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Measuring Bhutan's Gross National Happiness ... With Balloons

In 1972, Bhutan's newly crowned leader pronounced a new measure of prosperity rather than the G.D.P.: Gross National Happiness. But how do you measure something so abstract? Jonathan Harris had the idea to do it with balloons.

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Harris does cool things on the Internet. His project We Feel Fine, for example, tracks occurrences of the phrase "I feel" from blogs across the Internet, and translates that information visually.

A screen grab of the Balloons of Bhutan interactive

A screen grab of the Balloons of Bhutan interactive Jonathan Harris hide caption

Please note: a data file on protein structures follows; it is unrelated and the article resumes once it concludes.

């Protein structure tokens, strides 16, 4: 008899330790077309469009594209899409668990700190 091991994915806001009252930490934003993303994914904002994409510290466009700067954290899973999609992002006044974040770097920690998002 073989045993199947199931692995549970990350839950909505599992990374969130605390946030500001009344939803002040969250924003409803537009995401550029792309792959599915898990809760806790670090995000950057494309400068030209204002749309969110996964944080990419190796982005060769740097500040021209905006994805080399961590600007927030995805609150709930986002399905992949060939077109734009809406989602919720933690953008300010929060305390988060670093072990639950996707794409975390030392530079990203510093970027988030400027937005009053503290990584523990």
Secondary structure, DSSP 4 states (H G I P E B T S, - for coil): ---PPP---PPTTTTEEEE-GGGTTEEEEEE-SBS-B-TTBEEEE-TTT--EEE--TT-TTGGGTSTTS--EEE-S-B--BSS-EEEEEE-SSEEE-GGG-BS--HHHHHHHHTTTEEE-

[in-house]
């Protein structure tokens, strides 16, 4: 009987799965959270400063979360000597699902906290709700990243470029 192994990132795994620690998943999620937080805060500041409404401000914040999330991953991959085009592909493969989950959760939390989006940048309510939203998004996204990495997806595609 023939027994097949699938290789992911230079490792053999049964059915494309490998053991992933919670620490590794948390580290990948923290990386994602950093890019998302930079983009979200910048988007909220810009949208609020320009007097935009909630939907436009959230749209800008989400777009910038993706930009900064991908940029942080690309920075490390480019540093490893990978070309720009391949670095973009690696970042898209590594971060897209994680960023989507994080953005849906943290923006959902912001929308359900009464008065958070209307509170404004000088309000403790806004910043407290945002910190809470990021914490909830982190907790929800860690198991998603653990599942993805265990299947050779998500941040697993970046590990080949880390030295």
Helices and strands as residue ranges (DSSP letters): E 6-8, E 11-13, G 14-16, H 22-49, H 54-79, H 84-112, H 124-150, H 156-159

itoggle caption Jonathan Harris

"I believe the Internet is becoming a planetary meta-organism," he writes on his site, "but that it is up to us to guide its evolution, and to shape it into a space we actually want to inhabit — one that can understand and honor both the individual human and the human collective, just like real life does."

For his latest project, a Web interactive called Balloons of Bhutan, Harris spent two weeks asking 117 locals five questions: What makes you happy? What is your happiest memory? What is your favorite joke? If you could make one wish, what would it be? And what is your level of happiness between 1 and 10? There's a photograph for each question — and for the last one, he handed out the corresponding number of balloons.

On the final night of the project, Harris strung 117 balloons with thousands of prayer flags in a sacred mountain pass.

On the final night of the project, Harris strung 117 balloons with thousands of prayer flags in a sacred mountain pass. Jonathan Harris hide caption

itoggle caption Jonathan Harris

If anything, it's an interesting visualization of a concept that's difficult to quantify. What do you think? How many balloons would you be holding?

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